The Special Committee on Criminal Justice Reform met last month in the City Council chambers. Co-chairs Curtis Jones Jr. of City Council, retired Deputy Police Commissioner Kevin Bethel and the head of the Defender Association of Philadelphia, Kier Bradford-Grey all presided over the hearing that focused on the psychology of criminals and potential criminals, and why young people choose a life of crime. Other members of the committee, such as Councilman Kenyatta Johnson, were also in attendance.
The committee was founded this year by Council to address laws and police procedures, and to improve the relationship between citizens of Philadelphia and law enforcement.
The committee brought in Dr. Sandra Bloom, psychology professor from Drexel University to testify on the current state of crime in Philadelphia, and what the city can do to help prevent youth from engaging in criminal activity.
Bloom attempted to convince committee members that criminal justice reform itself is not a new concept and still faces many problems because it is not being executed correctly.
“You have not identified the problem,” said Bloom. “You were looking at the ‘surface behavior’ but not looking for where it was coming from. We now know a whole lot more about that.”
More than 30 years ago, Bloom founded The Sanctuary Model, a series of psychiatric programs developed to help children with trauma-related mental disabilities. Bloom promotes what she believes to be the psychological skills necessary to live a non-violent life and live in a non-violent environment. The model is used across the United States by hospitals and treatment centers and is a testament to her knowledge of a child’s mind.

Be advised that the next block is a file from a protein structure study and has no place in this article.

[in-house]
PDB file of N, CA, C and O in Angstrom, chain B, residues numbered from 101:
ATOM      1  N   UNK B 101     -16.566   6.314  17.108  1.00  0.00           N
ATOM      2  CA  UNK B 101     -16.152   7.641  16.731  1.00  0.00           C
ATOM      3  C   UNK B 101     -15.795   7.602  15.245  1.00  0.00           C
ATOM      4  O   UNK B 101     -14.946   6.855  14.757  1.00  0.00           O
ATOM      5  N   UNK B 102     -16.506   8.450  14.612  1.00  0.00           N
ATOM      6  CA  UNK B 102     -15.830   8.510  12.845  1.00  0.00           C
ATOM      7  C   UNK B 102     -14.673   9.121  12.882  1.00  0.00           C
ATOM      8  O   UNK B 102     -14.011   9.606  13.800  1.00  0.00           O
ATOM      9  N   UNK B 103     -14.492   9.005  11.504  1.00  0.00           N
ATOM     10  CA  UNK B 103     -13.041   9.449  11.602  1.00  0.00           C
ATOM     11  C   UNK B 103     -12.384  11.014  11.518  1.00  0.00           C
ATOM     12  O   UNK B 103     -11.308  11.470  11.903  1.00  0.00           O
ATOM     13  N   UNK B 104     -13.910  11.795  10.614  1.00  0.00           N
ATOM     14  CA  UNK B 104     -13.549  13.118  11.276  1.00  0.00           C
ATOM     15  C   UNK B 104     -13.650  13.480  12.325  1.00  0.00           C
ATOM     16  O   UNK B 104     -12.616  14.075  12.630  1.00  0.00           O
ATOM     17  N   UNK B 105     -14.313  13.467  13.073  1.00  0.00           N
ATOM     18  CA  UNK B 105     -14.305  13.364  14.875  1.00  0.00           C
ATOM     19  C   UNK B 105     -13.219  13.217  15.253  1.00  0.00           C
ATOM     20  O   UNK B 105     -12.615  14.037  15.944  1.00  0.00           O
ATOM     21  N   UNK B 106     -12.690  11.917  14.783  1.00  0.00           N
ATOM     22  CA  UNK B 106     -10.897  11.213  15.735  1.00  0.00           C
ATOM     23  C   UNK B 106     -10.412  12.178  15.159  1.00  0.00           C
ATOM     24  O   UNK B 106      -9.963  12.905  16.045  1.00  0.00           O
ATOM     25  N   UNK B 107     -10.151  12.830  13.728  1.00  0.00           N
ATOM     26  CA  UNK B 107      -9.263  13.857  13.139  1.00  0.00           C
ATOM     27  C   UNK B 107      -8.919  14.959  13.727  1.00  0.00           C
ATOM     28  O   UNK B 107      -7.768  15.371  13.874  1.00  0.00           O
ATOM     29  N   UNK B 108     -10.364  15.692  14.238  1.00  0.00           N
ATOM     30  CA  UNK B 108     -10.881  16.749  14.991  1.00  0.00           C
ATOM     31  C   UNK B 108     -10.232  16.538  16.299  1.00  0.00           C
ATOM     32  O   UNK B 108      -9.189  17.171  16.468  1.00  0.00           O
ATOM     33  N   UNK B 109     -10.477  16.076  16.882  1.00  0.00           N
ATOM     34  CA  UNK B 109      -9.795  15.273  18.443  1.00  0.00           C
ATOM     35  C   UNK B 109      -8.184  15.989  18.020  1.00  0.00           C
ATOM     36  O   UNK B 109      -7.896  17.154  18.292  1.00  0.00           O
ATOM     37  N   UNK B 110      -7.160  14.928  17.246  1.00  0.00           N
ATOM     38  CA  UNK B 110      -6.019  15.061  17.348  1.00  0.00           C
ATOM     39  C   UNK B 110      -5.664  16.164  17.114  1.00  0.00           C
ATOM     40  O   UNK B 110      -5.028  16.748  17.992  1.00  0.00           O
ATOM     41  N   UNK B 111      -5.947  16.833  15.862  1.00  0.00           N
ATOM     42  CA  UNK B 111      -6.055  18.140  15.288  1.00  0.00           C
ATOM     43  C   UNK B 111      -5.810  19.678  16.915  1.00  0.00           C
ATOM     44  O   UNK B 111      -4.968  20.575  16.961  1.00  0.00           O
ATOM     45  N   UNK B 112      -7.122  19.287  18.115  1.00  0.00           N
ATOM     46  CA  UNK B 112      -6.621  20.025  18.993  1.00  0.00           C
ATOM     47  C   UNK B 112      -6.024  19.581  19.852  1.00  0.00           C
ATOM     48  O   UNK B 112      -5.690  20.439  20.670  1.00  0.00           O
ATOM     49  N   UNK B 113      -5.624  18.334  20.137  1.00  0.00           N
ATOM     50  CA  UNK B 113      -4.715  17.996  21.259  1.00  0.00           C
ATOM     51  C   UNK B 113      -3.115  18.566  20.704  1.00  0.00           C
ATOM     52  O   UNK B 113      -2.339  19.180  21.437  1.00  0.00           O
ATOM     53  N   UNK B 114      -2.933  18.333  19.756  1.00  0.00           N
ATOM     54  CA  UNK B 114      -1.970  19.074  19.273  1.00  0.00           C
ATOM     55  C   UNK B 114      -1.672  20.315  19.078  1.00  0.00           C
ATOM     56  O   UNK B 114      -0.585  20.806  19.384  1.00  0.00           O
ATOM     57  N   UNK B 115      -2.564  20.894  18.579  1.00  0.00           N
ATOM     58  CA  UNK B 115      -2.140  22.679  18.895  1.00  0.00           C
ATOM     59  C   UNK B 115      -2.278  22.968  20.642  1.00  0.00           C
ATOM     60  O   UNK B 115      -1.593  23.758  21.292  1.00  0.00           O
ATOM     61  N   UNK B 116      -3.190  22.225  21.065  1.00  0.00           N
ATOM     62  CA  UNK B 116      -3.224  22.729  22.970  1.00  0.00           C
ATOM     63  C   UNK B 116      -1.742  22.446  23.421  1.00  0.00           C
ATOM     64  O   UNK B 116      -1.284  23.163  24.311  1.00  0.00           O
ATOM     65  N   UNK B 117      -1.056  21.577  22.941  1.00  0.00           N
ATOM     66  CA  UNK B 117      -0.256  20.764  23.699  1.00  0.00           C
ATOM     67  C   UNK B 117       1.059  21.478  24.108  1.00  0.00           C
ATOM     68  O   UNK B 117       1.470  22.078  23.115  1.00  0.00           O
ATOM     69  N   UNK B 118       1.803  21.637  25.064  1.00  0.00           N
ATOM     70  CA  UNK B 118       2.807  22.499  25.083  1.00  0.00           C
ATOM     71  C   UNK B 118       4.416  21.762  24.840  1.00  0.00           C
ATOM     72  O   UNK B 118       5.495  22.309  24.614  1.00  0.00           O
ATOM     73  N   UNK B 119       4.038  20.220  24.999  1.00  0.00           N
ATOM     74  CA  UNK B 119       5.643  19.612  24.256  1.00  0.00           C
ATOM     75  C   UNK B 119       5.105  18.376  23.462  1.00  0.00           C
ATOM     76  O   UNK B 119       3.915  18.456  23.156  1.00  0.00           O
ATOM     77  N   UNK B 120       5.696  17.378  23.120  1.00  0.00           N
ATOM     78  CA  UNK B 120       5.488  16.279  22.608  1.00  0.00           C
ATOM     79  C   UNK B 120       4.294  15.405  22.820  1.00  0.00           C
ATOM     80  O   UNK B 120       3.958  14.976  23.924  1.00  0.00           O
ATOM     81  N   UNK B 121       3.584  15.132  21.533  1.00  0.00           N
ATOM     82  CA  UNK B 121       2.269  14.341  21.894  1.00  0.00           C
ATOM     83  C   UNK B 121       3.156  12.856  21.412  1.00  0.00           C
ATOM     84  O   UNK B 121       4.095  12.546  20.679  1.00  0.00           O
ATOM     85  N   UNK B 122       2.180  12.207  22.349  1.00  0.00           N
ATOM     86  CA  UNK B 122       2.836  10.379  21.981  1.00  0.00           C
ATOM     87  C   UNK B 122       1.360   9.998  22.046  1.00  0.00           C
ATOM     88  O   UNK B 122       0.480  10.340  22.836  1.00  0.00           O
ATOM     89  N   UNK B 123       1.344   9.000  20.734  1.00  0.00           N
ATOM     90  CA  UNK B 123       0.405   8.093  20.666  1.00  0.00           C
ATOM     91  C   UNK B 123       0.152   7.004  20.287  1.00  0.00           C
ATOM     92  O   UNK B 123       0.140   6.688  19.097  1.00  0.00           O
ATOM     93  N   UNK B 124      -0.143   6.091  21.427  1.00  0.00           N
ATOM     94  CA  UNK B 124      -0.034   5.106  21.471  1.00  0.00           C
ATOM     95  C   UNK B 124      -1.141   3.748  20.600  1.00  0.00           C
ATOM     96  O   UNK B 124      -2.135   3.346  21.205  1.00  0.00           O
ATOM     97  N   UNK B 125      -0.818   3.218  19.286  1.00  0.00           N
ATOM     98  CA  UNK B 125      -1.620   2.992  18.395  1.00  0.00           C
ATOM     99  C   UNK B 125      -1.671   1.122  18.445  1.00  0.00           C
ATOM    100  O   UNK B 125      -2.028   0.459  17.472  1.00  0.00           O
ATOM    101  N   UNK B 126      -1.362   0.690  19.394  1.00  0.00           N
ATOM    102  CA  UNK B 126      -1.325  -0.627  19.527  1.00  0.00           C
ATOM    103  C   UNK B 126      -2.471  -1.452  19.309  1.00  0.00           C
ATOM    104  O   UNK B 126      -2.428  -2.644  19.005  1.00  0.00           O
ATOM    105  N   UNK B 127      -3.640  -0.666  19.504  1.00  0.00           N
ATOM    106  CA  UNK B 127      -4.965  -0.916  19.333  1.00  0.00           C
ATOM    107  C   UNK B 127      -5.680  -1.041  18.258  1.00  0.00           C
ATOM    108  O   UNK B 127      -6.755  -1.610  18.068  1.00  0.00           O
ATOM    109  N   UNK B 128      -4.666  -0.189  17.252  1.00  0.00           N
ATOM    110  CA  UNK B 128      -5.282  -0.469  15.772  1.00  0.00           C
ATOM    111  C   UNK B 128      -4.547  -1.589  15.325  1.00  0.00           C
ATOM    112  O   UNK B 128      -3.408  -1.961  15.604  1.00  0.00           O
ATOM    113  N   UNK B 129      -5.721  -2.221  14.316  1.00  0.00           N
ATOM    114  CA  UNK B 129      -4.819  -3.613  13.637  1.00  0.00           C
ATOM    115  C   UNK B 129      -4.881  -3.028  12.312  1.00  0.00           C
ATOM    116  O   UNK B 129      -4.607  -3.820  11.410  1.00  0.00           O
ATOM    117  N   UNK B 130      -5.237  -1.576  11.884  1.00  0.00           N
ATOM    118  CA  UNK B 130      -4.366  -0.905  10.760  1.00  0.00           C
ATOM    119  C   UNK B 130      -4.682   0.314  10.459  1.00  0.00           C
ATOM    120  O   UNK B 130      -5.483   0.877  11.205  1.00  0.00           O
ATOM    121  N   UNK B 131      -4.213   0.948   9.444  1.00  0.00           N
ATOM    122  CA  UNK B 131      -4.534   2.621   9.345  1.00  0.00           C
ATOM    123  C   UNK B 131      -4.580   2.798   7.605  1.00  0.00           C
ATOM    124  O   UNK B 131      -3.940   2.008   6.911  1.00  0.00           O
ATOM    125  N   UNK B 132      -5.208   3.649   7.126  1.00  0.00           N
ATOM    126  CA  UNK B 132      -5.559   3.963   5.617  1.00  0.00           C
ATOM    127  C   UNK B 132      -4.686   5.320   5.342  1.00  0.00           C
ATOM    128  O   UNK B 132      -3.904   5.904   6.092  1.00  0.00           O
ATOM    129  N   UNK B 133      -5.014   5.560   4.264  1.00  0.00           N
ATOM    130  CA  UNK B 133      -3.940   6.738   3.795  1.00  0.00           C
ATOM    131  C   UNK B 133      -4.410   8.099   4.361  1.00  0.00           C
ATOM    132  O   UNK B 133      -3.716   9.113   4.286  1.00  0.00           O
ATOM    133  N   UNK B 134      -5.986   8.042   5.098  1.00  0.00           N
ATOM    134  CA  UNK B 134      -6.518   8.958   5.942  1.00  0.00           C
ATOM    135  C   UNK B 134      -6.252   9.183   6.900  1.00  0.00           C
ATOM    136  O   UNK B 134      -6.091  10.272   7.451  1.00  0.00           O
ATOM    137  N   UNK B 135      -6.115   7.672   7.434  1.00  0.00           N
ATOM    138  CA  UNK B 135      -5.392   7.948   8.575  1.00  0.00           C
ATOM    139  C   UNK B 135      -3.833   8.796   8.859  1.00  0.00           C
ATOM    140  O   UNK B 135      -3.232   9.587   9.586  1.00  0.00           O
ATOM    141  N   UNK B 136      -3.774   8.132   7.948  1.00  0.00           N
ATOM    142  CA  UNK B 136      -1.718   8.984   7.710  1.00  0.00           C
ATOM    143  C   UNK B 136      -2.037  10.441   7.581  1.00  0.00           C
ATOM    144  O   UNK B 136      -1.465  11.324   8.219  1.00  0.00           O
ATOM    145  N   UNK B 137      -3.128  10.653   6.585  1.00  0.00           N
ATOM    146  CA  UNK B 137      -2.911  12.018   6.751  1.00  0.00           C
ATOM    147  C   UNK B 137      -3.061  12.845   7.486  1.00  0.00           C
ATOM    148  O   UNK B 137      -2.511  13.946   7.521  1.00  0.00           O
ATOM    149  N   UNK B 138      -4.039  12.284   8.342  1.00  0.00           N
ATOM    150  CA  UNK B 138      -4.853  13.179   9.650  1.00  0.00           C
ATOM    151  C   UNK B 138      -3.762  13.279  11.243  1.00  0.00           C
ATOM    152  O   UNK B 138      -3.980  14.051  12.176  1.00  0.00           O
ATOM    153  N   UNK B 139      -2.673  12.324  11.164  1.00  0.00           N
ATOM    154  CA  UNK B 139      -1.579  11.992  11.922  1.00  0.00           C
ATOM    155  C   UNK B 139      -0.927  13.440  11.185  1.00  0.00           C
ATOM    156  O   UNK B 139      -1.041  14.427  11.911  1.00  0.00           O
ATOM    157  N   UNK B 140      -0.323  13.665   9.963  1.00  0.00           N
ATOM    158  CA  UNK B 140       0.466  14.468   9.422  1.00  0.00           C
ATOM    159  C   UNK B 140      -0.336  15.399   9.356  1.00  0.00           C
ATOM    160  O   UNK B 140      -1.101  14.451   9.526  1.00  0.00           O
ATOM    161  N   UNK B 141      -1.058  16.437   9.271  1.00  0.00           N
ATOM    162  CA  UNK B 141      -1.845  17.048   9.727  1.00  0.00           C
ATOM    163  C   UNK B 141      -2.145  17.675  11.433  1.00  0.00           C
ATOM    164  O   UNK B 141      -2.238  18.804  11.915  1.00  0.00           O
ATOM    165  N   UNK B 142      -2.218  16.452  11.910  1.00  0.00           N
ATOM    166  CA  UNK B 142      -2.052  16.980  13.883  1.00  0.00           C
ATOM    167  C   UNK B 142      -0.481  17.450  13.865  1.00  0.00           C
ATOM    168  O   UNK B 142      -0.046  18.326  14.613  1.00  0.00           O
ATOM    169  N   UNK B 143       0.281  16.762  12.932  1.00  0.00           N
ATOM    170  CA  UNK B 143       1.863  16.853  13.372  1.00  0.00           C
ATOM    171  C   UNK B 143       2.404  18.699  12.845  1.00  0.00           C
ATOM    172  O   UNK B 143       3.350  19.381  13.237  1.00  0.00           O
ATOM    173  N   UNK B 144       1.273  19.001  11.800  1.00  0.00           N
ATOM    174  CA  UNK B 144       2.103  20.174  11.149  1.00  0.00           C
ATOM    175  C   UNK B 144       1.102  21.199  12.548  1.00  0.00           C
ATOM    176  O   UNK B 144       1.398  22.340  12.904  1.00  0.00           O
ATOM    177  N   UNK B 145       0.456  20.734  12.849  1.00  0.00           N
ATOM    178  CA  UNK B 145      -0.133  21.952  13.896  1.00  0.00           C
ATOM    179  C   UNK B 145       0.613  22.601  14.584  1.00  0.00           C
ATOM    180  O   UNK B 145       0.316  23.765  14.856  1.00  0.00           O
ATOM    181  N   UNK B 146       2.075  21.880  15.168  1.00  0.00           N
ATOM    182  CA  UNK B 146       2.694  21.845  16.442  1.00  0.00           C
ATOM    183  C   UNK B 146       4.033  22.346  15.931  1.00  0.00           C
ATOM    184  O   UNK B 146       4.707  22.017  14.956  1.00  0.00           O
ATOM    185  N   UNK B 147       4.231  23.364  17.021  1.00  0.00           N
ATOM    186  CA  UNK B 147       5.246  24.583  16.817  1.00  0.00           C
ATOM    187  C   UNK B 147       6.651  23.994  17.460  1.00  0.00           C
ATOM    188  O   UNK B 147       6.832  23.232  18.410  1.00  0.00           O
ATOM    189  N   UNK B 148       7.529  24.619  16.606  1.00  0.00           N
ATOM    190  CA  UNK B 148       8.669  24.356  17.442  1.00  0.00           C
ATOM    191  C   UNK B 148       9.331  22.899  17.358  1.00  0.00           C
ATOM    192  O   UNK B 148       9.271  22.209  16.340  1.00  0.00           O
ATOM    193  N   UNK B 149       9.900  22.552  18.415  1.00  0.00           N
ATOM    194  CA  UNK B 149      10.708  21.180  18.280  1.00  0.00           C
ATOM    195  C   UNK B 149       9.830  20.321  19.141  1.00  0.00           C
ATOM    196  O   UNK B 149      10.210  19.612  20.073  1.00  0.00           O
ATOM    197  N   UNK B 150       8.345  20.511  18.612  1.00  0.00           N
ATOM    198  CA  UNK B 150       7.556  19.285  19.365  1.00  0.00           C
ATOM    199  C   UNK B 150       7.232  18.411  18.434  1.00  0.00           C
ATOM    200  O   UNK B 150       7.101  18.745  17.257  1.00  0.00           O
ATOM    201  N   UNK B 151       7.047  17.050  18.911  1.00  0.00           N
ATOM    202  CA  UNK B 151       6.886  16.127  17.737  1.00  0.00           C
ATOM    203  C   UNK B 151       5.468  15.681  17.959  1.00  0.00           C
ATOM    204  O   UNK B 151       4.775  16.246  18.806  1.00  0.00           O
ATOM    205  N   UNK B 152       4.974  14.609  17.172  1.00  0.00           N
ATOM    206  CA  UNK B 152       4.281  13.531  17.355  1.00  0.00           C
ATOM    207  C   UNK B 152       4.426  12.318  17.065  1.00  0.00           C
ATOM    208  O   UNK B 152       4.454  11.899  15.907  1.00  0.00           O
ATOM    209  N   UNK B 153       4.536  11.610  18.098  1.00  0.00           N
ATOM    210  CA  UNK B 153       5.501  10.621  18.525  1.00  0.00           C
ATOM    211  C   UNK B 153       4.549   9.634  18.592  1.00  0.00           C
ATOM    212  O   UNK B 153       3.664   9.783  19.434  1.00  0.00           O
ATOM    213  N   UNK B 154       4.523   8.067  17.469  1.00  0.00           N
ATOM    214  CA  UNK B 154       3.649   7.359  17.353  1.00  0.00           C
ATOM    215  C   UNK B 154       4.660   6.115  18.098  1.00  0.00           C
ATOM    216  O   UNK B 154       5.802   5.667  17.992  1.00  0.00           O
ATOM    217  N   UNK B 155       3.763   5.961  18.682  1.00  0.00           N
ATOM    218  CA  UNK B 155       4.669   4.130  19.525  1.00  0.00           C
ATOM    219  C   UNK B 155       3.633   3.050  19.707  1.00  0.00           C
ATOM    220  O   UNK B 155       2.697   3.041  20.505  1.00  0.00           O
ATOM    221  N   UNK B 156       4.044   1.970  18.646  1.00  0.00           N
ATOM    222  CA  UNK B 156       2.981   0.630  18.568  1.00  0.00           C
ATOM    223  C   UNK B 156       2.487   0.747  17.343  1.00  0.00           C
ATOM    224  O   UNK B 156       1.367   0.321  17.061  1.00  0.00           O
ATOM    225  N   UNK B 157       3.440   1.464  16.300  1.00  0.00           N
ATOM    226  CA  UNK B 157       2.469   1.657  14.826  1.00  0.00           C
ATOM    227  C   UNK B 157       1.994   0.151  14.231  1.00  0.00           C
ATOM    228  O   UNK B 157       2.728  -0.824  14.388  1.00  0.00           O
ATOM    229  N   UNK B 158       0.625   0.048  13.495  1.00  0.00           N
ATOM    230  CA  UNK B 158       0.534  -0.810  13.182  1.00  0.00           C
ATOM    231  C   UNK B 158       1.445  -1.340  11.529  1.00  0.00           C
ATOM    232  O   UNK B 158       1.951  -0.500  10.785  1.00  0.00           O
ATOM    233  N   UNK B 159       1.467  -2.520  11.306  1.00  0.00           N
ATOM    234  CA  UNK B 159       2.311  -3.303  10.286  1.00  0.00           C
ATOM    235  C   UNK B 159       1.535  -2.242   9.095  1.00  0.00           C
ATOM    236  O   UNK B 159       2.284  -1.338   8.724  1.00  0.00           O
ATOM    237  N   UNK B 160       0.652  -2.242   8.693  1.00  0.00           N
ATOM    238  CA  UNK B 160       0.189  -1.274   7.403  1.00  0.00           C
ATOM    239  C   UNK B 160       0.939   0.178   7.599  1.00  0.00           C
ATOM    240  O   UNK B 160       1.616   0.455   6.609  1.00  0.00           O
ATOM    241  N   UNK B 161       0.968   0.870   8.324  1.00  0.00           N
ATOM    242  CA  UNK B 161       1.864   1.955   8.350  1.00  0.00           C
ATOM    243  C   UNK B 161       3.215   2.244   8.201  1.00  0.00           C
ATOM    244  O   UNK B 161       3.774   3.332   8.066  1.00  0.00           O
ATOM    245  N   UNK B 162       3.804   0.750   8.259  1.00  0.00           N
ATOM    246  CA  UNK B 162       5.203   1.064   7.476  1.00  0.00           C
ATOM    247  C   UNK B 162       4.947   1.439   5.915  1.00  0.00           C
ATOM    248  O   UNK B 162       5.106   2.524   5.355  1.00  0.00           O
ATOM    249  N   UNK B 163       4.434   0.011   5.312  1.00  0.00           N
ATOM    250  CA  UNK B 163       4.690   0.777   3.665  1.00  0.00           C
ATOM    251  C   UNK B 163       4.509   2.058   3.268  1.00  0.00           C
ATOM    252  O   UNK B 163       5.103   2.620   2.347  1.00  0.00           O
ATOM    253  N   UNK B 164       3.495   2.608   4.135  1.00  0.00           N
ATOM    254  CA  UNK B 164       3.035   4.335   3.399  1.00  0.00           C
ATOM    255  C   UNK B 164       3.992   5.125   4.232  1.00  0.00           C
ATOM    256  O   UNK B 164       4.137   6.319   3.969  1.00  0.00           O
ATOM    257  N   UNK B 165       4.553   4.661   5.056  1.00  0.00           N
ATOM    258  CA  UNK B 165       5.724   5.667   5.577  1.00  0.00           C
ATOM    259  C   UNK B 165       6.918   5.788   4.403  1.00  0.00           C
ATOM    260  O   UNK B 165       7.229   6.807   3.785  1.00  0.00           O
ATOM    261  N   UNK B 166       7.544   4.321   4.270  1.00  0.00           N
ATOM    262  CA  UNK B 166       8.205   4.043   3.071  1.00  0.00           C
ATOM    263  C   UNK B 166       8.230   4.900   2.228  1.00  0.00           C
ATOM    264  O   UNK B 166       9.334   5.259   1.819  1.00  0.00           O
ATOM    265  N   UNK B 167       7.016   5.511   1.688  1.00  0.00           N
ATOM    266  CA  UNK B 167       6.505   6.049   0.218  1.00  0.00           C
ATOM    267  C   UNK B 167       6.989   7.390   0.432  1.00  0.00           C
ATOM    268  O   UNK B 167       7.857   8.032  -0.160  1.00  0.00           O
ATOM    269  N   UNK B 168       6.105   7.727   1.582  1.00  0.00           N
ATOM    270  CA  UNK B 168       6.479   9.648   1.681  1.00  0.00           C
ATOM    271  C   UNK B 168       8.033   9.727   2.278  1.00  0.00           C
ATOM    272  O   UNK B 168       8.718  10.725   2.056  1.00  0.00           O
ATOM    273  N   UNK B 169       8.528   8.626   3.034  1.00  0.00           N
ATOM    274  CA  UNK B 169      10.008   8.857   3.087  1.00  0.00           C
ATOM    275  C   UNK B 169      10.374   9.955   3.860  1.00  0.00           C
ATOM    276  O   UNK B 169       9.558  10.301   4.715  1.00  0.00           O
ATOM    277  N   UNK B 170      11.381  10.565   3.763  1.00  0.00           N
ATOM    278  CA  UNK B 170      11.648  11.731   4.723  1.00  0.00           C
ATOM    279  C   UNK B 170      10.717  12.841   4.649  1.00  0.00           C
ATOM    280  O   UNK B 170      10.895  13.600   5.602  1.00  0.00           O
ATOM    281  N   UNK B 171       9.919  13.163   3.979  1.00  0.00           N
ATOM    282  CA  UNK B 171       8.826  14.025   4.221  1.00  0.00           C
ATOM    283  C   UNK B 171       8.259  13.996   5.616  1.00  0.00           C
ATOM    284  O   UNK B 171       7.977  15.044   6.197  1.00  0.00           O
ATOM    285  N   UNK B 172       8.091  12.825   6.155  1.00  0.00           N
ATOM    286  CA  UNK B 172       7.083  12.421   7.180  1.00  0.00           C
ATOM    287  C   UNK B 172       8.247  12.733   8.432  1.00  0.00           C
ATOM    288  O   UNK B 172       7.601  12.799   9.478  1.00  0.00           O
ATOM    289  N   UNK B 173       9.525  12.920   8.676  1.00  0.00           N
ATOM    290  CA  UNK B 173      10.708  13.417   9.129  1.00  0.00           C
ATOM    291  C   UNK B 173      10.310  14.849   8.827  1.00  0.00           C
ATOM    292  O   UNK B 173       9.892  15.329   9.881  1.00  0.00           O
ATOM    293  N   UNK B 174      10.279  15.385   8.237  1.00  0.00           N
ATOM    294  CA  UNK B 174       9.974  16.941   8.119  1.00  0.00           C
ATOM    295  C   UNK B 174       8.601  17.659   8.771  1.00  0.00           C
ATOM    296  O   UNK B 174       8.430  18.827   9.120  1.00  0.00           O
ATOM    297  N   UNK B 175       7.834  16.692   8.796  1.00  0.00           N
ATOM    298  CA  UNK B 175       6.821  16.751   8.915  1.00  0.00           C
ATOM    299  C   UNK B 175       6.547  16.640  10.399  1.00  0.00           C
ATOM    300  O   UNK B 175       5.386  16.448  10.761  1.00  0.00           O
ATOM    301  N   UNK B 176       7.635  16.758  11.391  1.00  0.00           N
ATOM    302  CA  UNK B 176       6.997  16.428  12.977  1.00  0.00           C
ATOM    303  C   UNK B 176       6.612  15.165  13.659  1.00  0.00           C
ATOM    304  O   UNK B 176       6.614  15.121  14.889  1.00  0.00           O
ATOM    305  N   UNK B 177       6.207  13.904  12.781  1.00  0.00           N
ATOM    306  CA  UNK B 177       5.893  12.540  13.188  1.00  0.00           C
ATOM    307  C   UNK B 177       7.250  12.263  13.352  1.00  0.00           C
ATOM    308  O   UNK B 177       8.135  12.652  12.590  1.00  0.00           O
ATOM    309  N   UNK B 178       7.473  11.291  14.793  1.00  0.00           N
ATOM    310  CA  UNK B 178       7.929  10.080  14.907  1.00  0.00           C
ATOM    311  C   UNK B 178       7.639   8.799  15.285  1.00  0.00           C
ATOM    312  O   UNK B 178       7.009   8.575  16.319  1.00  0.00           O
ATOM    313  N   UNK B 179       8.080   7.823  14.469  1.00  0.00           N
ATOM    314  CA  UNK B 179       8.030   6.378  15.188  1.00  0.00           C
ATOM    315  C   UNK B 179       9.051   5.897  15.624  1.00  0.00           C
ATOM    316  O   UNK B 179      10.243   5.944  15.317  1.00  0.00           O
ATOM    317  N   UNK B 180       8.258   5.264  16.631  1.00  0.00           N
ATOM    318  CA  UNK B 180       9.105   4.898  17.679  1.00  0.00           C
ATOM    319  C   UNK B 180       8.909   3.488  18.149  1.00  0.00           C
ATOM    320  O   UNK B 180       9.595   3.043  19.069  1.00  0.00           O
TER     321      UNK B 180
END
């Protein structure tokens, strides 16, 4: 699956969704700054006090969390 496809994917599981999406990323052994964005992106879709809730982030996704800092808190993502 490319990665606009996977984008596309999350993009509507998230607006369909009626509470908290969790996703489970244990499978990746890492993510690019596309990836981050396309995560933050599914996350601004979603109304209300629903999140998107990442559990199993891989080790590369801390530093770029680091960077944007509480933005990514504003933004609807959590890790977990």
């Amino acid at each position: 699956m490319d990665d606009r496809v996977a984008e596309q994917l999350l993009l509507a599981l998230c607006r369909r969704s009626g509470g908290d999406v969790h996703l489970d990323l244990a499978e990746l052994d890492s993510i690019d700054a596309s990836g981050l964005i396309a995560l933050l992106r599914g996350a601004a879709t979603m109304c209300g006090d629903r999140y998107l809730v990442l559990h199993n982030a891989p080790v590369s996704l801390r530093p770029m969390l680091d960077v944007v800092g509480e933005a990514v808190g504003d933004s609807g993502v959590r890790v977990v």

“The frontal lobes (of the brain) do not finish developing until our mid-twenties,” said Bloom. “That’s what allows us to have good judgement. That is why teenagers can be so problematic. They don’t have all of the equipment necessary yet to really exercise good judgement.”
As Bloom discussed what creates criminals, she stressed one factor above all, poverty.
“Poverty is not in and of itself, traumatic,” Bloom explained. “But it is relentless and always there. You don’t get a day off. You don’t get a mental health day. You are always dealing with the stress of not knowing if you can pay the bills or feed the children. It’s always there.”
Chairman Jones expressed relief at the conclusion of Bloom’s testimony.
“I’m glad we finally have an idea of what the heck is going on in these areas,” Jones said and then asked how a municipality should deal with an issue so wide and diverse.
Bloom responded by saying the issue of trauma is an urgent health crisis and must be dealt with, even though there is no quick fix. She urges Philadelphia and other communities to make mental health treatments available to everyone, especially those who suffer from poverty.
The Special Committee on Criminal Justice Reform meets monthly and will meet next on June 27th.
-Text, video and images by Ryan Snowden.